NJ AG wants Facebook looking into ‘Rise Up’ comments about Jews
TRENTON — Attorney General Gurbir S. Grewal has called for monitoring of comments on the controversial Facebook group "Rise Up Ocean County" -- which critics say is a home for anti-Semitic sentiment targeting the county's Orthodox Jews.
Rise Up made its presence known in December with a Facebook page and trailers promoting a film called OC230, which it says is overdevelopment in Lakewood. The group predicts that the township's population will double by 2030 to 230,000 and urges people "rise up" and "stop it now."
The group's organizers have never publicly identified themselves, but have said frequently their intentions are messages are not anti-Semitic. Their Facebook page has nearly 10,000 followers.
Friday, on the Facebook page -- which leads off with an image saying "the silent majority must be heard lest we become the minority" -- Rise Up said a letter from Grewal to Facebook was "misguided and full of innuendos and half-truths."
"We concur with the Attorney General that there is a rising tide of hate across our country and here in New Jersey," Rise Up wrote. "We disagree with his assertion that any of that originates from within Rise Up Ocean County."
The OAG's Civil Rights Director Rachel Wainer says in a letter to Facebook that Rise Up's page “appears to have been created in late 2018 to oppose what it calls the overdevelopment of Lakewood, New Jersey, by Orthodox Jews," according to an announcement from Grewal's office.
"Among other assertions, (Rise Up Ocean County) states that the quality of life in Ocean County is 'under assault' and that a group of Orthodox Jewish rabbis 'who control the fate of Lakewood' is leading an intended 'colonization' of the township," Grewal's office said.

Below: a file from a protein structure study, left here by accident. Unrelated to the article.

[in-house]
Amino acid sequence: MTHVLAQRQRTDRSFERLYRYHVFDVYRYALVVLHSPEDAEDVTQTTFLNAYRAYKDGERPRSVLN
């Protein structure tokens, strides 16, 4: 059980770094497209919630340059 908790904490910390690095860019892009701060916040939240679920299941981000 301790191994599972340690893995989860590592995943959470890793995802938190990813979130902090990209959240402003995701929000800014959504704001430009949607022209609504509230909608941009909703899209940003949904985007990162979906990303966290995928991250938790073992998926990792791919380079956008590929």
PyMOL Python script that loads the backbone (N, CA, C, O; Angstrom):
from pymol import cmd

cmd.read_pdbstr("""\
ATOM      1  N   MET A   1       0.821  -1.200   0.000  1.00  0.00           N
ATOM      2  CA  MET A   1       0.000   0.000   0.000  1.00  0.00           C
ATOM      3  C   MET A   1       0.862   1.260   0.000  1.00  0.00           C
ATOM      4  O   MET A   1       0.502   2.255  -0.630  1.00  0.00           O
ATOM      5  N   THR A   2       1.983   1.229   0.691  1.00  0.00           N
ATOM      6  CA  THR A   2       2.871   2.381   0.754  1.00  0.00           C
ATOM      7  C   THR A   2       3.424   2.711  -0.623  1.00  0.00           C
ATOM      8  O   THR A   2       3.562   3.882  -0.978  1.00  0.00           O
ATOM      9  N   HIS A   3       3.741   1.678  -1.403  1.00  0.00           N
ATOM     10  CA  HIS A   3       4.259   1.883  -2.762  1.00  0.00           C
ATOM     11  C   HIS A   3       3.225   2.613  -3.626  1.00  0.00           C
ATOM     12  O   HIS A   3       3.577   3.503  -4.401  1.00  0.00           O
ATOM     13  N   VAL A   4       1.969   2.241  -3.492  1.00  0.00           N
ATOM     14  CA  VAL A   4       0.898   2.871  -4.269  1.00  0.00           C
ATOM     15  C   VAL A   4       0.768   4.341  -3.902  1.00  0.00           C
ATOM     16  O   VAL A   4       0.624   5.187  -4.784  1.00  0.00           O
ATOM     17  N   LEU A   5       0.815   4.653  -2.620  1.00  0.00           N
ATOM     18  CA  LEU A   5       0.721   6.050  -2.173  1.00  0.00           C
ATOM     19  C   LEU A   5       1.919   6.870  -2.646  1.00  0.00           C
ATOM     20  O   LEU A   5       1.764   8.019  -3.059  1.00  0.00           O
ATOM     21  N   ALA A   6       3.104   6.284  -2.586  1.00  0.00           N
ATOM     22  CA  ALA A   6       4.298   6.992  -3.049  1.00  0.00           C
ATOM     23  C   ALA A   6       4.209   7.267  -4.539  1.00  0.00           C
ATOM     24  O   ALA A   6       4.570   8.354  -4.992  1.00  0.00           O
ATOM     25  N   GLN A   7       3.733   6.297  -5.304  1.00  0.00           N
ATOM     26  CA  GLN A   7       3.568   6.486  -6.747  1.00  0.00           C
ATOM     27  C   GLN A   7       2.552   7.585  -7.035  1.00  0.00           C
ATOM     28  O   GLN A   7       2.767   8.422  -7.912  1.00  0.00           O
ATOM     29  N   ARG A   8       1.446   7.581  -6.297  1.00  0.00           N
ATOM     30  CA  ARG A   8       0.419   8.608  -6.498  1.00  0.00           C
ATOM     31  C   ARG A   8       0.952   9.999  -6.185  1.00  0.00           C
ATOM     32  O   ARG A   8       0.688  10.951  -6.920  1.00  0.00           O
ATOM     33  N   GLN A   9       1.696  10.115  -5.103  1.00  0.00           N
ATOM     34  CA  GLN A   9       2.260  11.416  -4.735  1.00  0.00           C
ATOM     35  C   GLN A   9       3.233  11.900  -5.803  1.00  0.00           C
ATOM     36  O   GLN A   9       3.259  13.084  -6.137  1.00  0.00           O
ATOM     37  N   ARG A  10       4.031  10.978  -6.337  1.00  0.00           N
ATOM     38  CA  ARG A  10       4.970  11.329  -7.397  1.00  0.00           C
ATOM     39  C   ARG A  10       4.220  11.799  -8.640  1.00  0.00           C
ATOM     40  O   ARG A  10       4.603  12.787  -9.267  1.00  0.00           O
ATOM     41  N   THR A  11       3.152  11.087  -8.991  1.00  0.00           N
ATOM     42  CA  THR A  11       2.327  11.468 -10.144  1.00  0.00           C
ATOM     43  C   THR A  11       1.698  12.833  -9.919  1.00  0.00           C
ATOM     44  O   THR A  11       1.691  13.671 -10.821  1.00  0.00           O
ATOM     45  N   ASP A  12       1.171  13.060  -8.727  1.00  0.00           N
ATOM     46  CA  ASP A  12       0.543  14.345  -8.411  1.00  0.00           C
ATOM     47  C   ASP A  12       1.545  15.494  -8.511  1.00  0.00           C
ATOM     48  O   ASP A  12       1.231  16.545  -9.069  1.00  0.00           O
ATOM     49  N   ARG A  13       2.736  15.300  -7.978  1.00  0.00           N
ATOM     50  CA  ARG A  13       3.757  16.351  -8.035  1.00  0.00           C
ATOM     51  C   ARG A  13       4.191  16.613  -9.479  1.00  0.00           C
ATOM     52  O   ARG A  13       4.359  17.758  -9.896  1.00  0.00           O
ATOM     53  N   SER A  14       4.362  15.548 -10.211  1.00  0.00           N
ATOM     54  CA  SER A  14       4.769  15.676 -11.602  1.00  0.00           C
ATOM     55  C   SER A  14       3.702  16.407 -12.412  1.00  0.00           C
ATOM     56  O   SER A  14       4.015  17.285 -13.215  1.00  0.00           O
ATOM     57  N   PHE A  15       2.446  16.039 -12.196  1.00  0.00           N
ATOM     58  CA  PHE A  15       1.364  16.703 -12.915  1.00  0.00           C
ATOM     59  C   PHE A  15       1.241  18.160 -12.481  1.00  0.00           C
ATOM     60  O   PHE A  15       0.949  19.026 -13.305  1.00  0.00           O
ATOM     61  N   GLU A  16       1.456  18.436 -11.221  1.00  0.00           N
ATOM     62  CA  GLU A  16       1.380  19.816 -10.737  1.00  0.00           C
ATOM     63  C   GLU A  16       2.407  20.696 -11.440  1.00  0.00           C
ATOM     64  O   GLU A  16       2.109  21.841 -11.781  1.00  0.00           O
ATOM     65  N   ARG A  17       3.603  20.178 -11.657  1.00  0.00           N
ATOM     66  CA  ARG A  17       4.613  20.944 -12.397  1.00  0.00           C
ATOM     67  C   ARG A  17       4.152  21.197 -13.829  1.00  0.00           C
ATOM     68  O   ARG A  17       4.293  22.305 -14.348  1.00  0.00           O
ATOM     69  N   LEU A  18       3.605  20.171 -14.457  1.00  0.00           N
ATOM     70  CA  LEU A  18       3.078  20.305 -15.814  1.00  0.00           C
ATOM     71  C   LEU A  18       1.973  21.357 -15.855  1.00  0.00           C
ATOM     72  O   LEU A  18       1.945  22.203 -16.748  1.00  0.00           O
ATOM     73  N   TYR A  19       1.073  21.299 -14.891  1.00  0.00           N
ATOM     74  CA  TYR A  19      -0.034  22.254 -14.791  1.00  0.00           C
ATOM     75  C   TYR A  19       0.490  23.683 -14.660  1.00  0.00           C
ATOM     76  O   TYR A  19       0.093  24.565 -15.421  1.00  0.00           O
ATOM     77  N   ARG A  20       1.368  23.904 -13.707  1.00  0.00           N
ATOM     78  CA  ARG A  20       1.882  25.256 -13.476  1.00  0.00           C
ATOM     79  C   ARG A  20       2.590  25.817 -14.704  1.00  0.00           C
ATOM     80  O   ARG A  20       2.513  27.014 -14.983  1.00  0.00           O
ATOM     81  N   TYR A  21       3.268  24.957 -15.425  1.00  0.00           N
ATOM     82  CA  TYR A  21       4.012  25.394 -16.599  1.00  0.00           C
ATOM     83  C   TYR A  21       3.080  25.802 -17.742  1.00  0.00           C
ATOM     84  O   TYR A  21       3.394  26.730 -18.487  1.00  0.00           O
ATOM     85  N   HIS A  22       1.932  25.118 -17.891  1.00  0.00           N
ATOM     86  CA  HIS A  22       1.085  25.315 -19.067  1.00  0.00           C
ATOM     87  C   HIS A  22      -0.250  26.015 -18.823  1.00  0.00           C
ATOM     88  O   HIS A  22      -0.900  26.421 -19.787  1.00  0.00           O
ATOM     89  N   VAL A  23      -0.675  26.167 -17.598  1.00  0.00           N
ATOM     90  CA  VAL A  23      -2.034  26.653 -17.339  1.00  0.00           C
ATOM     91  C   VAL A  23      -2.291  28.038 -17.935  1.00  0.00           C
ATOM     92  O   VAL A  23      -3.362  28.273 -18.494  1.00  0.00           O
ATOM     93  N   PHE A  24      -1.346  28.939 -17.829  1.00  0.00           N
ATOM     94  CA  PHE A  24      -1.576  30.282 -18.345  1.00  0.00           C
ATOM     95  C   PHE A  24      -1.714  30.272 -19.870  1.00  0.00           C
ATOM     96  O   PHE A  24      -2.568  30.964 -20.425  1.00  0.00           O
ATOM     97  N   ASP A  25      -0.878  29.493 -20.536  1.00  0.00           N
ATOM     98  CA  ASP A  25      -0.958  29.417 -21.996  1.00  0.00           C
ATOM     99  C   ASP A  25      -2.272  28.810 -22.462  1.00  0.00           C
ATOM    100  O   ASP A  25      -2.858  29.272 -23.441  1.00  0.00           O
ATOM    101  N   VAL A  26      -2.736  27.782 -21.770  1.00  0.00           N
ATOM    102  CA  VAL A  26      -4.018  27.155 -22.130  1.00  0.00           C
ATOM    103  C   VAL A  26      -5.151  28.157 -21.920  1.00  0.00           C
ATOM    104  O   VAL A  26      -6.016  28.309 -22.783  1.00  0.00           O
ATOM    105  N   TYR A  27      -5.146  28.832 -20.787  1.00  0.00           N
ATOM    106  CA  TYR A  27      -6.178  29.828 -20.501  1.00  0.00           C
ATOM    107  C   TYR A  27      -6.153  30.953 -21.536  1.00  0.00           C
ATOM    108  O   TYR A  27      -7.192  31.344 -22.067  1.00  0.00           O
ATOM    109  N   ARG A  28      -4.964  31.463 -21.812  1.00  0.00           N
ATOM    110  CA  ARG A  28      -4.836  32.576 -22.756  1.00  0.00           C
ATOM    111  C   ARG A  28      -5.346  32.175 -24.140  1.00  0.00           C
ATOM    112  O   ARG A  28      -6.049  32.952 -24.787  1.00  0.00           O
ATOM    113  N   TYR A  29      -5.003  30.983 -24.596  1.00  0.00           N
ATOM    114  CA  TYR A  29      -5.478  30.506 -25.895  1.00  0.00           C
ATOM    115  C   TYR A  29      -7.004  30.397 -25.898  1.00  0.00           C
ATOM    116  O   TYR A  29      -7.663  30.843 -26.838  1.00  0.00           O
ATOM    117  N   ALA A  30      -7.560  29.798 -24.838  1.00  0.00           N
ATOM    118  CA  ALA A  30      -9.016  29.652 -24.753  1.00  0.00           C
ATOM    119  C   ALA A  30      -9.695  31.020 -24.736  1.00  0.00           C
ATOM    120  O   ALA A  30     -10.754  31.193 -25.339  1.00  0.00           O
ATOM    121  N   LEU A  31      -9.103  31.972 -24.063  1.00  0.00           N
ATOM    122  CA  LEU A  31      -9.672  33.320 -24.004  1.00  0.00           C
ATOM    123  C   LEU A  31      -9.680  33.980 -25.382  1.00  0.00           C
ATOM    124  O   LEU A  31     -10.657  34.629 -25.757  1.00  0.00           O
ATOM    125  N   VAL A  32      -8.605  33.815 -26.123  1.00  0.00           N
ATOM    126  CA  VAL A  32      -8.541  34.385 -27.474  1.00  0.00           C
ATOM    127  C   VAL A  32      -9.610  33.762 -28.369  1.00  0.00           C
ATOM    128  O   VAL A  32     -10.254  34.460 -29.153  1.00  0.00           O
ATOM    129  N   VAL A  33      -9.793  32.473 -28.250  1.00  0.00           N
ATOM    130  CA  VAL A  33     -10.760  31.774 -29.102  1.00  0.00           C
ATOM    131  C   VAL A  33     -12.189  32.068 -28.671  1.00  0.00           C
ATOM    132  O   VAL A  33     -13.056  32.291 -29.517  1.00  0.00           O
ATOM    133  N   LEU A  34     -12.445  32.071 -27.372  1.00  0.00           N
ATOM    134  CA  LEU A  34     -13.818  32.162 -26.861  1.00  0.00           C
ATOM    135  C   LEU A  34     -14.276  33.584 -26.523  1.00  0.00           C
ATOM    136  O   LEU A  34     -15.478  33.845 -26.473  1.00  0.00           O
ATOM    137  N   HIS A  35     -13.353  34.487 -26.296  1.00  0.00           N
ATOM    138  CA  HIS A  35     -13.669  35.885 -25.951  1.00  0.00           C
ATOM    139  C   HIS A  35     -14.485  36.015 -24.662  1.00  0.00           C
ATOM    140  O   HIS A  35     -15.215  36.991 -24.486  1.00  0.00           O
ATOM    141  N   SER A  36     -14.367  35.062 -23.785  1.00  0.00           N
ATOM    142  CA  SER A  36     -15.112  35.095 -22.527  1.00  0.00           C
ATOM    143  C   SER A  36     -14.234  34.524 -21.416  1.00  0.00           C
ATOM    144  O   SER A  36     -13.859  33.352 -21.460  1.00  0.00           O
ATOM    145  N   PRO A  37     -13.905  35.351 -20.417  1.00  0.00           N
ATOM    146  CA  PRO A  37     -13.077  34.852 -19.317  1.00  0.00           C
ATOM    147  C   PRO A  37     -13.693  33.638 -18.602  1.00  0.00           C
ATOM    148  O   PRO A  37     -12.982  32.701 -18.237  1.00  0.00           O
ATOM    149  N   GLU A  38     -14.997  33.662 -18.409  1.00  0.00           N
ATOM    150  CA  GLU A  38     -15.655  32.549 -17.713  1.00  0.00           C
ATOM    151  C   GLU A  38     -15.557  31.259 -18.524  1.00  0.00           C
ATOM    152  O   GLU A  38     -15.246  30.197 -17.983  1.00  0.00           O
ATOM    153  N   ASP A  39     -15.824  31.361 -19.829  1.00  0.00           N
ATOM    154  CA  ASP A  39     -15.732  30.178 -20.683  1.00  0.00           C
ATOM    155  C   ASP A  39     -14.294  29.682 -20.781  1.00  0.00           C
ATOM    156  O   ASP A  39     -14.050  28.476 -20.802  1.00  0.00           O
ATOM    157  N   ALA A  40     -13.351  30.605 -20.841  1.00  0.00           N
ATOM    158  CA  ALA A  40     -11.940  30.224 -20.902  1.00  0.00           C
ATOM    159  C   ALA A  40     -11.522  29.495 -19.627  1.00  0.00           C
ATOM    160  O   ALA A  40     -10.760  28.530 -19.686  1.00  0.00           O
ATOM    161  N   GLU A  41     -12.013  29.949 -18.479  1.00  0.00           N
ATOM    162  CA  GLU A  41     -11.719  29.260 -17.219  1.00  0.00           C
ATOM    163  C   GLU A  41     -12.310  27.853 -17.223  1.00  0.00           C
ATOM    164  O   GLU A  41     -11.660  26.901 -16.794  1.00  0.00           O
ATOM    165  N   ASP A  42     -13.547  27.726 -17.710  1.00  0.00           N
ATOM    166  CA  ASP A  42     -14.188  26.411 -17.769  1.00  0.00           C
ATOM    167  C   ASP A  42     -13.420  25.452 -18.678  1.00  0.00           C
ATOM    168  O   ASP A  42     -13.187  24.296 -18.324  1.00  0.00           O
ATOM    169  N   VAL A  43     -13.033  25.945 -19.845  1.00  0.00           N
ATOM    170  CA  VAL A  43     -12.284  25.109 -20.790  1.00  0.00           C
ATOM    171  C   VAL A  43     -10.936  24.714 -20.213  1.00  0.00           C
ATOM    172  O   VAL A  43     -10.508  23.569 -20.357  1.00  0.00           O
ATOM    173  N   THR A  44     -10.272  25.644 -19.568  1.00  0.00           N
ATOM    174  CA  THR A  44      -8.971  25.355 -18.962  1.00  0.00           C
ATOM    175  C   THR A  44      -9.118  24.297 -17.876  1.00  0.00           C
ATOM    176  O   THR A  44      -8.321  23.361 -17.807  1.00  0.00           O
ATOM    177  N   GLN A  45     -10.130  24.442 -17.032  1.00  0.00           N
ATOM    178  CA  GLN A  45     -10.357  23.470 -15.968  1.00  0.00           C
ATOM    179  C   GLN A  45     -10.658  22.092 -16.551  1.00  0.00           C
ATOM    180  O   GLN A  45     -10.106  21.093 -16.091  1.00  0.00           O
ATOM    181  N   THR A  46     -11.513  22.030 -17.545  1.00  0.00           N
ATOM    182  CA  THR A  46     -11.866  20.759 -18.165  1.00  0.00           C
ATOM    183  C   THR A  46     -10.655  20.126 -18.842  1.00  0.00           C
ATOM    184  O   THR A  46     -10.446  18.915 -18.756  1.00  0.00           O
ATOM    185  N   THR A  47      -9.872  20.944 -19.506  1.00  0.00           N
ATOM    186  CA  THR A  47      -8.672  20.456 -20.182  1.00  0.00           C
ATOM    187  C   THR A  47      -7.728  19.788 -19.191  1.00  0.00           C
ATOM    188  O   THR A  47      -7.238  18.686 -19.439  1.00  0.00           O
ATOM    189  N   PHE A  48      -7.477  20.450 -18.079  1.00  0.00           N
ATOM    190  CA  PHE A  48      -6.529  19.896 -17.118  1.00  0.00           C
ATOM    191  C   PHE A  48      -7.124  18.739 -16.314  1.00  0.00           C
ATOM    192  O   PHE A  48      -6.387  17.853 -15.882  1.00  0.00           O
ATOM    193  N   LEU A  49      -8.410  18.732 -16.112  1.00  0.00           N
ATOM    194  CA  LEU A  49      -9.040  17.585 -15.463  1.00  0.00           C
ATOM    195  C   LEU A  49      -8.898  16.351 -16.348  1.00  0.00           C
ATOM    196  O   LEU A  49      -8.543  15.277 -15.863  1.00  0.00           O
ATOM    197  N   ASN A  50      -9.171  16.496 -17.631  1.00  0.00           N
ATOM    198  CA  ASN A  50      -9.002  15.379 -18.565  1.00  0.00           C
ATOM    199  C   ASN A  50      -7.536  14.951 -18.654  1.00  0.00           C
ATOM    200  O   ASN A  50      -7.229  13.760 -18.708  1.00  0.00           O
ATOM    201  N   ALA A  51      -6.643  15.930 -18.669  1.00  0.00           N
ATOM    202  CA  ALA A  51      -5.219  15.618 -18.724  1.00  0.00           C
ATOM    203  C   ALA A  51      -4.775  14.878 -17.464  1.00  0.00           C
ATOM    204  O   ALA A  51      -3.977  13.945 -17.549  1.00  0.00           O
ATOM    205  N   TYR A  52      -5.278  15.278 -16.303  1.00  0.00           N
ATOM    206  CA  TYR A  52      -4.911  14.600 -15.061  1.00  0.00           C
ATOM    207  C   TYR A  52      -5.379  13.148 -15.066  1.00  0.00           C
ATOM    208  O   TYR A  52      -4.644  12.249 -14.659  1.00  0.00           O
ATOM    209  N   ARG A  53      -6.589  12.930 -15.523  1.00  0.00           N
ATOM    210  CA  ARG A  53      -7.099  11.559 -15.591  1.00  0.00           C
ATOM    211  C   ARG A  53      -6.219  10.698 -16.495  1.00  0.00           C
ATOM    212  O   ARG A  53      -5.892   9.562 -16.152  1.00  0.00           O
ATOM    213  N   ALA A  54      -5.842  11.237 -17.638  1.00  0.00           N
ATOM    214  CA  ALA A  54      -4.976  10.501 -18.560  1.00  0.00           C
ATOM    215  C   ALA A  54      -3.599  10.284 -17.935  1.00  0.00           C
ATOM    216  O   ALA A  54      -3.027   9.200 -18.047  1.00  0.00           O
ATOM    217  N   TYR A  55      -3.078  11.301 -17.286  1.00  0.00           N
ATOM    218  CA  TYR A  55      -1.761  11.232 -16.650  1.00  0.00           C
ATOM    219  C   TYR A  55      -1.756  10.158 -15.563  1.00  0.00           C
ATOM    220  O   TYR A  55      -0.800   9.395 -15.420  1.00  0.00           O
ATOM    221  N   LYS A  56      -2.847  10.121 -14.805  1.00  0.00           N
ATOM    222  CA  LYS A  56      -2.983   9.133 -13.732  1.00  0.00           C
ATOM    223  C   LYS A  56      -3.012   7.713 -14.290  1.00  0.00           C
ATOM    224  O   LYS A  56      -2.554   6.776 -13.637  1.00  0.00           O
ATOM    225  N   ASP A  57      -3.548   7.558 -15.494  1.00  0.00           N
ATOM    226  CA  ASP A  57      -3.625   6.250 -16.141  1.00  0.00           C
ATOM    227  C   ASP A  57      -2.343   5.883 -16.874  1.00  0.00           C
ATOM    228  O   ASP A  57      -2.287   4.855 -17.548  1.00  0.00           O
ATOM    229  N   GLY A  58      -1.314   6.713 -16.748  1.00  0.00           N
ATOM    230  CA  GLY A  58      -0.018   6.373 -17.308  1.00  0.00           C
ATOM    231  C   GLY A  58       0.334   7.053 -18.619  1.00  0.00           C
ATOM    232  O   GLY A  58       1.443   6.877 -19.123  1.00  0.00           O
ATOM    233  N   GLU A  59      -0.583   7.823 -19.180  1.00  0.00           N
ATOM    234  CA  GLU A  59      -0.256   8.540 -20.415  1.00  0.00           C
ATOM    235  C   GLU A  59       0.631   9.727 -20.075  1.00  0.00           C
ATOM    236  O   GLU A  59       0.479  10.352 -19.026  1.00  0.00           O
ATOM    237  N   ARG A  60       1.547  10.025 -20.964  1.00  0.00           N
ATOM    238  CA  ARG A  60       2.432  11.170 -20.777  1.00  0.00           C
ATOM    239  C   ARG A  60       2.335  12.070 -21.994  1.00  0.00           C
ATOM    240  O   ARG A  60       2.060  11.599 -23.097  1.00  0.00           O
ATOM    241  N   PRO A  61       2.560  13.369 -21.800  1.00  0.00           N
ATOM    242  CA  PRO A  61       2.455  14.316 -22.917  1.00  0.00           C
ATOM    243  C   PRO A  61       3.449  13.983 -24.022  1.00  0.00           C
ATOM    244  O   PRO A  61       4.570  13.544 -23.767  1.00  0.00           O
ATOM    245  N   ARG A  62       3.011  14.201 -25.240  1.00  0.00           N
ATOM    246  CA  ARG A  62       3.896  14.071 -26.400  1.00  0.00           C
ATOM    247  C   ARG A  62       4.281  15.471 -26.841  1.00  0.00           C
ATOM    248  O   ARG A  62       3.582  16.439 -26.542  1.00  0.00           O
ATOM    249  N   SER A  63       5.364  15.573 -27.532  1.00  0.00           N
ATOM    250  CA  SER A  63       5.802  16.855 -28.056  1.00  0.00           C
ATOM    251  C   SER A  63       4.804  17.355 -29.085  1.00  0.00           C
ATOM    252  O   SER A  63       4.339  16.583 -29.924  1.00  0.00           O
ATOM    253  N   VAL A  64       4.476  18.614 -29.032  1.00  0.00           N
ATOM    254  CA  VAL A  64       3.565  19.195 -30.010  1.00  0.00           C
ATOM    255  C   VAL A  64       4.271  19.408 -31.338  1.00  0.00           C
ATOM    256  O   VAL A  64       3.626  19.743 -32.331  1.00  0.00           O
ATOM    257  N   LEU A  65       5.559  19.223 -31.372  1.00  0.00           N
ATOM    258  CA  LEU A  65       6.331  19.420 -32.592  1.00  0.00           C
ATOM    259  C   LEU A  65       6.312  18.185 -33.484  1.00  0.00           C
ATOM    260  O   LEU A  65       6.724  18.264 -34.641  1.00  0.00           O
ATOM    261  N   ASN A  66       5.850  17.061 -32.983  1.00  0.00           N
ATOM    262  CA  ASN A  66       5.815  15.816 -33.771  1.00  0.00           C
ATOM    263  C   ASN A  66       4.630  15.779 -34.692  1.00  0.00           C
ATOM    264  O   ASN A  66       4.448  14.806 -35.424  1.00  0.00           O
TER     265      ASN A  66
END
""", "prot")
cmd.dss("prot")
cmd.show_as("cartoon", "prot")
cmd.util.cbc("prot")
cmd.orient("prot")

Rise Up in its response says its focus "has been and remains the environmental destruction of Ocean County, the high-density and almost lawless over development in and around Lakewood, the draining of public school resources to support private religious schools and the stress placed on our already crumbling infrastructure. All of these are indeed quality of life issues for Ocean County residents."
It also defends statements made on its page about the Lakewood Vaad, a religious community leadership council, saying it "exercises incredible power over the Lakewood
community" but that "given the time is of the essence manner in which we must respond, a full explanation of that influence can be provided at a later date."
It also denies the group has incited violence, and says it took down a poem parodying the poem "First They Came ..." that described Nazi oppression. The post parodying the poem was made "encouraging individuals 'not to be silent in the face of Orthodox Jews moving to Lakewood,'" the AG's office wrote.
Rise Up said in its response that despite its efforts to moderate its community, "occasionally things slip through," and that it would be willing to delete comments of the type the OAG's office noted.
The Simon Wiesenthal Center, a Jewish human rights organization, has called on local municipalities to publicl denounce Rise Up.
"The trailers that they've sent out to advertise (Rise Up's film) so far have had some very disturbing anti-Semitic content in them," Michael Cohen of the Wiesenthal Center said previously. "These are not open for interpretation. It's very clear what they're saying."
The Ocean County Freeholders denounced the group by name at a meeting earlier this year. Toms River adopted a resolution denouncing hateful comments more generally, but did not identify the group by name.
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